Widening accountability from the purely personal to collective issues, is a spiritual path of our time. By acknowledging my own past and the privilige i grew up with helps name something that may otherwise lurk in the background. Or in terms of gender, to notice where my maleness has shielded me from some of the suffering that women go through on a regular basis.
As long as brutality and human rights violations go unaccounted for, as long as ‘their’ story (whether African America, Native American, Jewish, Palestinian, East Timor, Central American, Afghanistan) is not considered ‘our’ story, ;our’ shared history cannot move forward. Without accountability and without feeling for and identification with our human community the veins of history are clogged. pg 50 ibid
As Arlene Audegon (the founder of my psychotherapy school) writes in the quote above, the key principle is to see us as one human family, with ‘our’ story. When i can do so, and this is a core spiritual principle, then change can happen for individuals and societies. Then any abuse to an individual is something we all suffer under.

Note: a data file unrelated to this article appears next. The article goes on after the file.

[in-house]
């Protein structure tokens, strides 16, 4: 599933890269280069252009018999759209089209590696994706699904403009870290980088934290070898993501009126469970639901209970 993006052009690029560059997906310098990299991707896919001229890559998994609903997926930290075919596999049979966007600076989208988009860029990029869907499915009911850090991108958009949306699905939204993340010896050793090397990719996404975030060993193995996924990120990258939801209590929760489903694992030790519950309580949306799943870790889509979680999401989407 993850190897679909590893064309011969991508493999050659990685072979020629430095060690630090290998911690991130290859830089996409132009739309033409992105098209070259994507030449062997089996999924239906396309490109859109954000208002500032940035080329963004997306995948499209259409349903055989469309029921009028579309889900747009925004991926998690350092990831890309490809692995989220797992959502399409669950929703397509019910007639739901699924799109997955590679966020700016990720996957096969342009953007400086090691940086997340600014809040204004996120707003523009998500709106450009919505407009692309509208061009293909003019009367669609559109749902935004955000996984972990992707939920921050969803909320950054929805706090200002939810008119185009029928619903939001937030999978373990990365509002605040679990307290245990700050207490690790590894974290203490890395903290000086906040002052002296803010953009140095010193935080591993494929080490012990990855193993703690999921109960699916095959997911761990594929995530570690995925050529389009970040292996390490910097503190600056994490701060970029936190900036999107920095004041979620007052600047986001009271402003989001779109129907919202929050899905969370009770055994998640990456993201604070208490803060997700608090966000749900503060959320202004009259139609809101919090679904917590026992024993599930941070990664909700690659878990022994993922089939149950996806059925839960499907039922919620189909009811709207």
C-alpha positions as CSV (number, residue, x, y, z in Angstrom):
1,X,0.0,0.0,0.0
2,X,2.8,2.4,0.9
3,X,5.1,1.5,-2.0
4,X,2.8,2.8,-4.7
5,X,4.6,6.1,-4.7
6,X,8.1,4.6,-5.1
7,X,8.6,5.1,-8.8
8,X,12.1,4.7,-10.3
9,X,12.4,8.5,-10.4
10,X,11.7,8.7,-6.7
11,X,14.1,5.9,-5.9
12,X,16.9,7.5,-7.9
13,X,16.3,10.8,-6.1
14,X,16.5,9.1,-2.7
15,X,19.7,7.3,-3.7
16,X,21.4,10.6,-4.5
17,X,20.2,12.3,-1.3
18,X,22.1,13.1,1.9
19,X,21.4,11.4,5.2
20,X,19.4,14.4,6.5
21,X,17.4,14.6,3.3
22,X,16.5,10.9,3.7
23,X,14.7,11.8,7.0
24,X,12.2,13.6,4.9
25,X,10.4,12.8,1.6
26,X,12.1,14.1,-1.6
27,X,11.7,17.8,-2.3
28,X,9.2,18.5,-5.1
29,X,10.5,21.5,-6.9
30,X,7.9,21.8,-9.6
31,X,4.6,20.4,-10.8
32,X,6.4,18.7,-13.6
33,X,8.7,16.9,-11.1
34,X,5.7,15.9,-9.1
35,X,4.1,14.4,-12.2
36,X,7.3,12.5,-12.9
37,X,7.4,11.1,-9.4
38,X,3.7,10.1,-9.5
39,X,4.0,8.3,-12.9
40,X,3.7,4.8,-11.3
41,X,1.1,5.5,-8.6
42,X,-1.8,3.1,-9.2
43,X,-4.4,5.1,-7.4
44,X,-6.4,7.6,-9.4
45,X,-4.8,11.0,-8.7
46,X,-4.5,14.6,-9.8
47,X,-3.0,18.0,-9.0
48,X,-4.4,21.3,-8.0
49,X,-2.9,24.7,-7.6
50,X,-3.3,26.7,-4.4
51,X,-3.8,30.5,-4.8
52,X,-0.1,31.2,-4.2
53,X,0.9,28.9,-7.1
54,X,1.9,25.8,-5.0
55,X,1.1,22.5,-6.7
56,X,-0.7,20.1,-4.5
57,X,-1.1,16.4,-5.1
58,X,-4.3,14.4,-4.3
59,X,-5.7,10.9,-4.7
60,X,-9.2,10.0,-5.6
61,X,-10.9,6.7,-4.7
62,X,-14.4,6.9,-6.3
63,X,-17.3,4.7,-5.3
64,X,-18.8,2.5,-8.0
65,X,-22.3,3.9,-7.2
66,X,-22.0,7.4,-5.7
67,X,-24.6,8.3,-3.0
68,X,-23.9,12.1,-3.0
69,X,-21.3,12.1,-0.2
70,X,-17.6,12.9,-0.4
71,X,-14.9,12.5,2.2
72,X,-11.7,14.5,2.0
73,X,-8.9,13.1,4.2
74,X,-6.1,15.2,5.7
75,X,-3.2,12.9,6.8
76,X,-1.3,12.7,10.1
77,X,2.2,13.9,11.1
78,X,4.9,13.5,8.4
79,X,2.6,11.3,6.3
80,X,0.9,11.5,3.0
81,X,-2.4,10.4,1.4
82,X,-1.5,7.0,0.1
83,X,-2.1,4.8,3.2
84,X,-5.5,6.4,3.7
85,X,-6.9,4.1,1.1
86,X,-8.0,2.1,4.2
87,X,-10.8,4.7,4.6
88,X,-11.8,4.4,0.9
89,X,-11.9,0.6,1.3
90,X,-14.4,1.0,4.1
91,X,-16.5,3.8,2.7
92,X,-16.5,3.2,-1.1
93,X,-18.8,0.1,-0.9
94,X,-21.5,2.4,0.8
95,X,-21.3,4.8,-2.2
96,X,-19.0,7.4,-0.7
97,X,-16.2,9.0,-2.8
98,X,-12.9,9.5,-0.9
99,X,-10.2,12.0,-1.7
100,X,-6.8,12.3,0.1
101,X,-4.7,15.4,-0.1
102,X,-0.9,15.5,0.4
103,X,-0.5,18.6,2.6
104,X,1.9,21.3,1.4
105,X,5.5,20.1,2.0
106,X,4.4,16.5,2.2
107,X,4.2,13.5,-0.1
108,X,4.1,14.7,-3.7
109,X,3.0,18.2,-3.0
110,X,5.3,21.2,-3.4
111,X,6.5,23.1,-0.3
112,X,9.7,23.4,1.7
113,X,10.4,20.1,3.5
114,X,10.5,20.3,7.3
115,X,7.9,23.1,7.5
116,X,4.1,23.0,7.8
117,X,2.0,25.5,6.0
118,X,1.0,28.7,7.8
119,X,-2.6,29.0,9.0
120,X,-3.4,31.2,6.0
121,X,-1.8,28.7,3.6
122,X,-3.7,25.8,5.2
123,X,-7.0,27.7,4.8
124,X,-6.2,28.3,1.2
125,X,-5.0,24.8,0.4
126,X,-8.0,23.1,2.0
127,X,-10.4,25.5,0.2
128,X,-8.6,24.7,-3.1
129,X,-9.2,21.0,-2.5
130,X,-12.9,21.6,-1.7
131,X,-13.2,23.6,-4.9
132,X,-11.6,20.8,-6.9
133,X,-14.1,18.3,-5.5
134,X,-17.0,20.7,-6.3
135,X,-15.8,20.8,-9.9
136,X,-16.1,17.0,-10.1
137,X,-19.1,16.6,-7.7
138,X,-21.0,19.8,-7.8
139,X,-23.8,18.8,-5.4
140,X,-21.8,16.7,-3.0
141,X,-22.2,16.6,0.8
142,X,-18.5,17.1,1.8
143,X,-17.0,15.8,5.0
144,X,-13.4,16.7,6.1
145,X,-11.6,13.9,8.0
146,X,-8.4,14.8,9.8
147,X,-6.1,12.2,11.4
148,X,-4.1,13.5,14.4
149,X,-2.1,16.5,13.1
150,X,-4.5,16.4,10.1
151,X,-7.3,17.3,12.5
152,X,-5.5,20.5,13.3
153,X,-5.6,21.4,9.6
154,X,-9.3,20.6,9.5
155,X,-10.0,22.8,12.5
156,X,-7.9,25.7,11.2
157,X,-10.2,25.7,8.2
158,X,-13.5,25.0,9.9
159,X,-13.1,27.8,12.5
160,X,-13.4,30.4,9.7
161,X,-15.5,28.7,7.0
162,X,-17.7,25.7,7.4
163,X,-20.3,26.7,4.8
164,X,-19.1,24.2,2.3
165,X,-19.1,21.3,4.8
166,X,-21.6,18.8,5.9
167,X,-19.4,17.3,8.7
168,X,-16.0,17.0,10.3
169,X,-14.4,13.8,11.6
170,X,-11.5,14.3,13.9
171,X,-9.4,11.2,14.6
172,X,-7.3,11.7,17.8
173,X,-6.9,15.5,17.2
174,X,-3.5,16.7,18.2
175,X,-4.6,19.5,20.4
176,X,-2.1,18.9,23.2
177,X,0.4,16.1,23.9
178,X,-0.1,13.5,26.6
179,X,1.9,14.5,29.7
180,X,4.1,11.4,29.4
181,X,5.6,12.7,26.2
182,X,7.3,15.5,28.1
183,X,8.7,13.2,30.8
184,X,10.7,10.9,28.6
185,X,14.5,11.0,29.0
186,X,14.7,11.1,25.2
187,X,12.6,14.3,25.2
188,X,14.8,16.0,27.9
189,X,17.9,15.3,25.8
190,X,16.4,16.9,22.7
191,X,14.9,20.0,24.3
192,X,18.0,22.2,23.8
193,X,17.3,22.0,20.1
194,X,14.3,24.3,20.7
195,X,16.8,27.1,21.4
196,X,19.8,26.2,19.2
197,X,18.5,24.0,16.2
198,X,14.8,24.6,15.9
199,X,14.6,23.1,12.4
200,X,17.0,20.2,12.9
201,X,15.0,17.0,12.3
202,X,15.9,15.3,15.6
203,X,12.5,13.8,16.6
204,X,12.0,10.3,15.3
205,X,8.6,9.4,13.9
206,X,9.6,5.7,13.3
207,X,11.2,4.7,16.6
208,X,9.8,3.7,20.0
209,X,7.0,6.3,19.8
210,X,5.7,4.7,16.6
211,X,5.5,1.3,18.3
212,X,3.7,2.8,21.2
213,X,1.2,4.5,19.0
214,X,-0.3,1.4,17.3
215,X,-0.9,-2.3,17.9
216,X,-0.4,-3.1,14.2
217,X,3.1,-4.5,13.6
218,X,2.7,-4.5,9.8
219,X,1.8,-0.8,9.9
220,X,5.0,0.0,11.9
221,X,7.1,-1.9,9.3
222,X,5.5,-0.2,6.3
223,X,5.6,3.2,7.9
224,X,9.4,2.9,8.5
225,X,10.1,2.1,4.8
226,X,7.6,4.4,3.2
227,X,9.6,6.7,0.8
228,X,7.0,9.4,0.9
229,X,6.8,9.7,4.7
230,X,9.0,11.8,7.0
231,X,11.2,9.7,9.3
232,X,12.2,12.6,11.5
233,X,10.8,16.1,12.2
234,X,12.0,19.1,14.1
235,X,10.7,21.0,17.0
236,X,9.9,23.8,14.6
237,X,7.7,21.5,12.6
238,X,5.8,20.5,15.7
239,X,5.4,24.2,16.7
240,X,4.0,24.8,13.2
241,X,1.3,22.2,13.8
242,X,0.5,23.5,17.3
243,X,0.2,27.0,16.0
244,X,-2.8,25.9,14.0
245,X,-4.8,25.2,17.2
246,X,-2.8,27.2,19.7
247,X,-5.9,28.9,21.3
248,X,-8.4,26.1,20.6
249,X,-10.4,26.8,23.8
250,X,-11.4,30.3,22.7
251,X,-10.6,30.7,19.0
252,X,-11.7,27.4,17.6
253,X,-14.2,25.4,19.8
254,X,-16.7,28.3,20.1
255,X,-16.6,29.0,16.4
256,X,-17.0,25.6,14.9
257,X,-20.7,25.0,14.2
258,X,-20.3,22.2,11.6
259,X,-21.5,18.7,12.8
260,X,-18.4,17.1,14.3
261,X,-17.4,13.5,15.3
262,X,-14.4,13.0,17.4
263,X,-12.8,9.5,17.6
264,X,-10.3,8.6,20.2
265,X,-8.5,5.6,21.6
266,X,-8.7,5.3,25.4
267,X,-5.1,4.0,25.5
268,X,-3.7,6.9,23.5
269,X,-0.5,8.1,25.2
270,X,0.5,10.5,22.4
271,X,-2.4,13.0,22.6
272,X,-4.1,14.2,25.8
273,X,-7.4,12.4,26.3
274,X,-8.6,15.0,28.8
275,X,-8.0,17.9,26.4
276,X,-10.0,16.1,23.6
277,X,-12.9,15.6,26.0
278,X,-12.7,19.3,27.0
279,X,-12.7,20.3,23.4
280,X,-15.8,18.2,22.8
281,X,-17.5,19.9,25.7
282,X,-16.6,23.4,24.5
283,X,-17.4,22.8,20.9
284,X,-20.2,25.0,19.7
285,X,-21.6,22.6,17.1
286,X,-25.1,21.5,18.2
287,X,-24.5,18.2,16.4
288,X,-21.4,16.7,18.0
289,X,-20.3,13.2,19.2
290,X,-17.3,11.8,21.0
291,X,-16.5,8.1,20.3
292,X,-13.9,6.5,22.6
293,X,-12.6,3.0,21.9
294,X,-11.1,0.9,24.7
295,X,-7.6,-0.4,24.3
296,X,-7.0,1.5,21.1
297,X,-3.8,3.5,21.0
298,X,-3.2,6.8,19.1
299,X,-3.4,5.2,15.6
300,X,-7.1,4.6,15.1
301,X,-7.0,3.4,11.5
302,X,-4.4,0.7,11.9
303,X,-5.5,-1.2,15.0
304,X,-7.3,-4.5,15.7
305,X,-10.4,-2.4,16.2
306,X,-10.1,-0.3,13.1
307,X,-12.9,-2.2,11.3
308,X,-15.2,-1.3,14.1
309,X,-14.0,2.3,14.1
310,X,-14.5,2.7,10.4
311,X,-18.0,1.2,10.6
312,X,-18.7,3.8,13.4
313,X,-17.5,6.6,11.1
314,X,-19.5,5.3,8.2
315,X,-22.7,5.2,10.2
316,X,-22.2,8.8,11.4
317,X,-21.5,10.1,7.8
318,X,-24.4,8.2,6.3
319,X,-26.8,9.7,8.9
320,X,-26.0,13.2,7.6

I have spent a large part of my life feeling a victim. To a bullying elder brother, to a boarding school with daily bullying, to being sent to that school with not even realising i had a choice as to whether to go, and to an internalised sense of masculinity that oppressed my own sensitivity. Initially to flip to accountability felt like a betrayal of that identity, that i was forsaking myself for a principle. I was instinctively scared of accountability that it would not let my hurt out. So i realise that sense of betrayal is also a calling for me to take this part of me more seriously than i was and to be with the part of me that has suffered in my own time. And by acknowledging accountability it brings in its wake a freedom to feel with others. Then i can be with my own suffering and stretch to hear others too. I’ve spent my life wishing for and working for a better world, and now here is another step in that journey. To be honest I have found it difficult to be accountable and have avoided it in my life. But now wishing to do so and aspiring for it constantly helps when i am triggered by my fear to go beyond the hesitation of stepping forward. It can be in small things, like this week double booking myself. Initially i tried my normal avoidance of juggling schedules so it would not be noticed, but when i took responsibility, it can change the atmosphere to even one of relief.